CHARLESTON, W.Va. -- Researchers at West Virginia University have procured a grant to help them study the effects of the Elk River chemical spill.
The $50,000 grant, from the National Science Foundation, will let a team from WVU sample and analyze water from taps and rivers throughout the affected region in the Kanawha Valley.
Researchers have already begun that work, using university funds to send a team to Charleston to take water samples immediately after the disaster. They've taken tap water samples before, during and after the pipe flushing process at a home in downtown Charleston, and several locations on the edges of the affected area. They've also taken samples directly from the river, and the water treatment plant.
Locations include cold-water taps, water fountains and hot water systems of public buildings like hospitals, schools and nursing homes. Elk River samples are being drawn from the surface and several different depths.
Researchers will continue to analyze the data and take more samples in the coming weeks, eventually releasing a map of chemical exposure throughout the water distribution system to the public. Jennifer Weidhaas, an assistant professor of civil and environmental engineering at WVU and one of the project's leaders, said they hope to release those results to the public within the next several weeks.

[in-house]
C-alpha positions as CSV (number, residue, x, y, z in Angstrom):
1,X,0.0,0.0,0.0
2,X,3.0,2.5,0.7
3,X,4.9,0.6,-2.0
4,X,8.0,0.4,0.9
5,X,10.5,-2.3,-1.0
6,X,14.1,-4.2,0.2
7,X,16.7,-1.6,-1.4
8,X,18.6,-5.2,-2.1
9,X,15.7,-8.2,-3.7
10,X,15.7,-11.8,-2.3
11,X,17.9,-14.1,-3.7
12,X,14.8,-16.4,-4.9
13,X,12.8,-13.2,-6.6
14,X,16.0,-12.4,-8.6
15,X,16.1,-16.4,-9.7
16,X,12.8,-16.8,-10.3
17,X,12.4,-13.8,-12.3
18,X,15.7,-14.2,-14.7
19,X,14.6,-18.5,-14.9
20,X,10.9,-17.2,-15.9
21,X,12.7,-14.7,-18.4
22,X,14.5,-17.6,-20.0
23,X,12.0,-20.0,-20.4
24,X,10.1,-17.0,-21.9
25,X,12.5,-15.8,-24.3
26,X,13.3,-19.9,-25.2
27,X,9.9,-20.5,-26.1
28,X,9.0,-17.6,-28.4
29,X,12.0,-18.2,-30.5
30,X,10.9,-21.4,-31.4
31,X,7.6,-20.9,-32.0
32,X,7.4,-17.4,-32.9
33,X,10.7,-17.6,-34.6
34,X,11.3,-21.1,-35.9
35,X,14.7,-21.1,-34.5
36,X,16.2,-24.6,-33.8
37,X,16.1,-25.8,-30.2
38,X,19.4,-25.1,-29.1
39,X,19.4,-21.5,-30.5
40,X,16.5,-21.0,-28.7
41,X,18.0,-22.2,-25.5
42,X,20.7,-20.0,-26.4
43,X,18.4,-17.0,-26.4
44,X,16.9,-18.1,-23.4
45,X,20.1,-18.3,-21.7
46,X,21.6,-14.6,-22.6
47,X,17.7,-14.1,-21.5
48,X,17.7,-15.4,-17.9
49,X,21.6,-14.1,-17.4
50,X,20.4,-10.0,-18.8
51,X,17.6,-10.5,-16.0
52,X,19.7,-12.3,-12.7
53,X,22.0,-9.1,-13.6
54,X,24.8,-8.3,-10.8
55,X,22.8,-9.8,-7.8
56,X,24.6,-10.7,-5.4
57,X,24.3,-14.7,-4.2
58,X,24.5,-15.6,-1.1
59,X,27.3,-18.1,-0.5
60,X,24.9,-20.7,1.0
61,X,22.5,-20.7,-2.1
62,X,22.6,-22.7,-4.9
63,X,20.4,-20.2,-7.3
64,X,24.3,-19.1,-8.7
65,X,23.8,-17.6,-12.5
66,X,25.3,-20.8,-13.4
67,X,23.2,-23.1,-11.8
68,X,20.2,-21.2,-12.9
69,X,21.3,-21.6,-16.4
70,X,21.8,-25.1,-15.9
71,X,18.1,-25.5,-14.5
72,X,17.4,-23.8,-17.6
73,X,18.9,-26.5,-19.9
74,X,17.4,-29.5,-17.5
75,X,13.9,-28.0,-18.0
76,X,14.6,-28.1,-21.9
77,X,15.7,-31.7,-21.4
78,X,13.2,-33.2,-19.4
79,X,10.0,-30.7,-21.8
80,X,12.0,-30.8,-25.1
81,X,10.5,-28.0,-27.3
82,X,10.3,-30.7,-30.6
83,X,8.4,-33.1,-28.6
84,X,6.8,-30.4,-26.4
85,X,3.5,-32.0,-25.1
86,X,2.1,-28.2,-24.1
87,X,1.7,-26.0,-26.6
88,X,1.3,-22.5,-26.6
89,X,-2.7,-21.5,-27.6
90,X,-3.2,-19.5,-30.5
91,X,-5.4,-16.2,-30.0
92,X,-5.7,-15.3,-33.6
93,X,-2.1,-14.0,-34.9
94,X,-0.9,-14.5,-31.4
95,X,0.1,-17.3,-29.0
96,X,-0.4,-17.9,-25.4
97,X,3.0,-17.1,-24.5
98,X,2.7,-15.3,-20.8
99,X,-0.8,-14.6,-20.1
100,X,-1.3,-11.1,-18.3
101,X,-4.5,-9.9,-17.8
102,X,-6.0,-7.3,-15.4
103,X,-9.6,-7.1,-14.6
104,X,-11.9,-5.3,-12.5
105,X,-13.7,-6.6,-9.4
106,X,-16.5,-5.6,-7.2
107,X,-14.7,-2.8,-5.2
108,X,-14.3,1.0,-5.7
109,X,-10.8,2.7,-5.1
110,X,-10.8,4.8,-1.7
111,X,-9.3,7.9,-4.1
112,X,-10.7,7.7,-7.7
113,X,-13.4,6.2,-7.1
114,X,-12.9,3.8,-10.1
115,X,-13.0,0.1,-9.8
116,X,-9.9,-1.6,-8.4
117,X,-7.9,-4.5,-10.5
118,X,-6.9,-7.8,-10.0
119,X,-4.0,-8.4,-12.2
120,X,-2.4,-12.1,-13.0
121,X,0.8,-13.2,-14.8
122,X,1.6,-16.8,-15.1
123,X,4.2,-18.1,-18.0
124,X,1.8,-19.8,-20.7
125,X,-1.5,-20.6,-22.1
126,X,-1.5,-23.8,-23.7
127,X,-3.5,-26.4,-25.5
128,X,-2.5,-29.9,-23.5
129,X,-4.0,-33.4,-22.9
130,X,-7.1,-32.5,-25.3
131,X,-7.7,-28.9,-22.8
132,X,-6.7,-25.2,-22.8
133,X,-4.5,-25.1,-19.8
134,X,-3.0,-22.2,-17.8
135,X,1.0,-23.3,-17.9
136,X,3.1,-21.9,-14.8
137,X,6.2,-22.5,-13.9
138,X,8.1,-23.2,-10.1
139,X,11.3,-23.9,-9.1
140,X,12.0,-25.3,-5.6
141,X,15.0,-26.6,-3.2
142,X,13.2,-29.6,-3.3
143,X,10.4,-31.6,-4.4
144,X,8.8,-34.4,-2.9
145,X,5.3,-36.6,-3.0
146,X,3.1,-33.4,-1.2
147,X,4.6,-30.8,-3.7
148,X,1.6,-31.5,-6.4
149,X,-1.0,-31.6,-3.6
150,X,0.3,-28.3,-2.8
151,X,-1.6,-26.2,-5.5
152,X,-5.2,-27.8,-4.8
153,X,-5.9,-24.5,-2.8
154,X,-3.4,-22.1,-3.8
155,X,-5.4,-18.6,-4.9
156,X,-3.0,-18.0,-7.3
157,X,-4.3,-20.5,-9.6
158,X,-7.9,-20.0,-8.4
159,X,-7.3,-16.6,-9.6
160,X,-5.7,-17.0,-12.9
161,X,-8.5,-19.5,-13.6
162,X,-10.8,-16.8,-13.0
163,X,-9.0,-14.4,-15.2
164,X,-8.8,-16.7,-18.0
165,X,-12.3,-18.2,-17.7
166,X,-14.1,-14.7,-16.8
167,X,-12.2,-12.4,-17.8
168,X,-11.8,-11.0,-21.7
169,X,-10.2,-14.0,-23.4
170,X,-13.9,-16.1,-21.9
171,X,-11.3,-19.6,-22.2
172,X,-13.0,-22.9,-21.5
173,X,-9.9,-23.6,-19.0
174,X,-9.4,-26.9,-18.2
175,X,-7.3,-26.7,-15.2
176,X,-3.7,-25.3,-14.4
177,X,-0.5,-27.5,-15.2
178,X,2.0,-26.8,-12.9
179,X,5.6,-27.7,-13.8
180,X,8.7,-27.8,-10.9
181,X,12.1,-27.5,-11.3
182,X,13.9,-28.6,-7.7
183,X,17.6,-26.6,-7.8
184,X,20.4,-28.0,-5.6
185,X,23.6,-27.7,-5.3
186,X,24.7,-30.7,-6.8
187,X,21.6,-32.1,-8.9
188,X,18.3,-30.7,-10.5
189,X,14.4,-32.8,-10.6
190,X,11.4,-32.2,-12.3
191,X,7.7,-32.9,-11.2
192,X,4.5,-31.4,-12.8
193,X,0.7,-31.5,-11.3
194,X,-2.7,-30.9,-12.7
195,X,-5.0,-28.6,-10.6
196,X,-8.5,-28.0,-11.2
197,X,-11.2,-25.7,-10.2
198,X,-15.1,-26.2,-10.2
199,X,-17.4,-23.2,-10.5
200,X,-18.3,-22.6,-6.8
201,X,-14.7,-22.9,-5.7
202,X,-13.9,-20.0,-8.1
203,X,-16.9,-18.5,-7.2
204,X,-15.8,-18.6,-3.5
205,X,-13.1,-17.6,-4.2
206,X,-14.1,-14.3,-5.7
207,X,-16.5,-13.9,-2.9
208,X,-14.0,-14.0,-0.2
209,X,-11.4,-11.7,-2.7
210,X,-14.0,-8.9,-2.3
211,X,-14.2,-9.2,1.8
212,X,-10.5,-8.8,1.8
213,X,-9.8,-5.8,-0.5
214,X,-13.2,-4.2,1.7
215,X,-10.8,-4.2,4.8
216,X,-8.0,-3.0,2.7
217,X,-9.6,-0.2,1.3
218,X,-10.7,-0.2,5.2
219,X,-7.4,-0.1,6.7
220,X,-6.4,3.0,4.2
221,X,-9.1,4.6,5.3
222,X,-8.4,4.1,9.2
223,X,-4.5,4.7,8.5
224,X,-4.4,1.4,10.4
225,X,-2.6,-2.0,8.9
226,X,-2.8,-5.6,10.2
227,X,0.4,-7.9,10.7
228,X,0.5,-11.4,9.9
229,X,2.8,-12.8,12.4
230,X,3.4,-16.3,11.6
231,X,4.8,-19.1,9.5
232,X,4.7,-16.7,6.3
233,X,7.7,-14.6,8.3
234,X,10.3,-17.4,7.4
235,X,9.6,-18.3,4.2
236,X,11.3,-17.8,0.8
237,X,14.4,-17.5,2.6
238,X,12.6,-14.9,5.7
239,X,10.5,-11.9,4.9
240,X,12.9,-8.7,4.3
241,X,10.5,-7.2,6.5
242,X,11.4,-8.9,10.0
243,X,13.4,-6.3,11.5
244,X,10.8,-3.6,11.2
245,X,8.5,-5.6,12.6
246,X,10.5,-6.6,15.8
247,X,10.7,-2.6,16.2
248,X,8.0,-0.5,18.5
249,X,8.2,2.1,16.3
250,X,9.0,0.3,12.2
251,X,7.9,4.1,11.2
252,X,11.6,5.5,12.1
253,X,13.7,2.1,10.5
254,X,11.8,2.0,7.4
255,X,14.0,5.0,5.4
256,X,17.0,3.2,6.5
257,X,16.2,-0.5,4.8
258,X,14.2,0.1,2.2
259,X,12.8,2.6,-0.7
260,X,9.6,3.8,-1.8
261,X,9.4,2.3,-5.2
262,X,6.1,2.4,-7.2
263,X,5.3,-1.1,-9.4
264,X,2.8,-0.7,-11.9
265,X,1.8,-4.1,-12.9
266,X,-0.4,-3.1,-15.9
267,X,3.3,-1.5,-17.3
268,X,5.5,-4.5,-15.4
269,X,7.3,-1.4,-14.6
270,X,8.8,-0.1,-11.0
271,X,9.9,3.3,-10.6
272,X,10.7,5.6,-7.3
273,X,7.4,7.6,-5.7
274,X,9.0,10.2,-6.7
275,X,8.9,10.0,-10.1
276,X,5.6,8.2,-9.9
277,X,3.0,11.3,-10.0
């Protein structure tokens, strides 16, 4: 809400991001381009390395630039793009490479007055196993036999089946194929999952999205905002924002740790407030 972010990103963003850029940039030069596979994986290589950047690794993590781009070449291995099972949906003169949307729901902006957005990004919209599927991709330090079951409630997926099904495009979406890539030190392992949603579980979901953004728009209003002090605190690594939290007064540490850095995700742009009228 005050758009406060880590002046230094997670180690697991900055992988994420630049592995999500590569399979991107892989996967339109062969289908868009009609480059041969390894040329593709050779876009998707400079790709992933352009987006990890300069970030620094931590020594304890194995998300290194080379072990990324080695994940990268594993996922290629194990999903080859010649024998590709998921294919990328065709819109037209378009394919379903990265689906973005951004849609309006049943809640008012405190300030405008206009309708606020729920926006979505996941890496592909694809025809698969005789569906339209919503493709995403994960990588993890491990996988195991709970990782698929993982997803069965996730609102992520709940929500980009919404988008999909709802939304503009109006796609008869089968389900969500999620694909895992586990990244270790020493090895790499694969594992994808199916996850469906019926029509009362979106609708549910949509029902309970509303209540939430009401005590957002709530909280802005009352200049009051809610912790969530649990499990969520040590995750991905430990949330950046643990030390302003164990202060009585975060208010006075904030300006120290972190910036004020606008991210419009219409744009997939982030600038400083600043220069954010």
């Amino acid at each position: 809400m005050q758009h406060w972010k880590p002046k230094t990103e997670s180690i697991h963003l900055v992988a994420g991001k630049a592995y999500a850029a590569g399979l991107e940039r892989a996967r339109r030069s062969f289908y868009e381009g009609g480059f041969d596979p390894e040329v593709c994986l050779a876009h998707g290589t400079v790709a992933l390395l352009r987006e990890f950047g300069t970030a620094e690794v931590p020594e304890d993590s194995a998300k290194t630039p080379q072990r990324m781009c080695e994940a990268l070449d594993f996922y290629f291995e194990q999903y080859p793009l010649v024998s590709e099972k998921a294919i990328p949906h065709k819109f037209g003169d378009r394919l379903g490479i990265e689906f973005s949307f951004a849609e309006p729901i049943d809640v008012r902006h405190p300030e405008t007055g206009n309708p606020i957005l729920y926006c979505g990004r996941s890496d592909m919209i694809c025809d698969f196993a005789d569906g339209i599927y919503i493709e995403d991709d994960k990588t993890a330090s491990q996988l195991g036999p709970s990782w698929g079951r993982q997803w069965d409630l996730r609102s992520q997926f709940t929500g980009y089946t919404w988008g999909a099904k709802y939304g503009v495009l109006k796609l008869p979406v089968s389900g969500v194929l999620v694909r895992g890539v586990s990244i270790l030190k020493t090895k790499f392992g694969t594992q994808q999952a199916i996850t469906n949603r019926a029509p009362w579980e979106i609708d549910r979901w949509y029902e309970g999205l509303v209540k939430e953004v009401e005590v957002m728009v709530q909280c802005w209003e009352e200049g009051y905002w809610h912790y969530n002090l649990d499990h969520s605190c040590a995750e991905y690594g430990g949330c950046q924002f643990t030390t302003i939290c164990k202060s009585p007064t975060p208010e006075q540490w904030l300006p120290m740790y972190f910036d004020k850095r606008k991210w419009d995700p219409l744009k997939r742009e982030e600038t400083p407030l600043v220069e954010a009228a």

"We want to determine short and long-term concentrations of these chemicals that were released in the river," Weidhaas said. "Ultimately we can evaluate the risk of the spill to people in Charleston and the environment."
The Jan. 9 leak, which contaminated the tap water of more than 300,000 people, was of a chemical about which little is known.
About 10,000 gallons of the chemicals, crude MCHM, and PPH, a mixture of polyglycol ethers, leaked into the Elk River from a storage tank owned by Freedom Industries.
The WVU team hopes their research -- encompassing both the extent of the damage and the success of cleanup efforts -- will be used to develop treatment plans for future chemical spills.
Weidhaas said WVU's involvement is critical. Her team will approach the spill differently than other involved parties, with an independent, scientific eye.
"We do need independent evaluation," she said. "We're going to ask very different questions than what an emergency responder is going to ask."
West Virginia American Water Co. gave the okay to use the water once the concentration of the chemical in tap water reached less than 1 part per million, an ad hoc standard developed with the federal Centers for Disease Control.
"Now their researchers need to pick up the ball and say whether, yes that is the right number," Weidhaas said. "And say here's what we can gather from it, and say here's how we can learn from it."
WVU sent a research team to Charleston even before it received this federal grant. The team qualified for this particular grant because of the urgency of the situation.
"This is one of the largest human-made environmental disasters in this century," National Science Foundation Program Director William Cooper said in a release. "In instances such as this, where the situation is developing and public health is involved, timing is everything."
Contact writer Shay Maunz at shay.ma...@dailymailwv.com or 304-348-4886.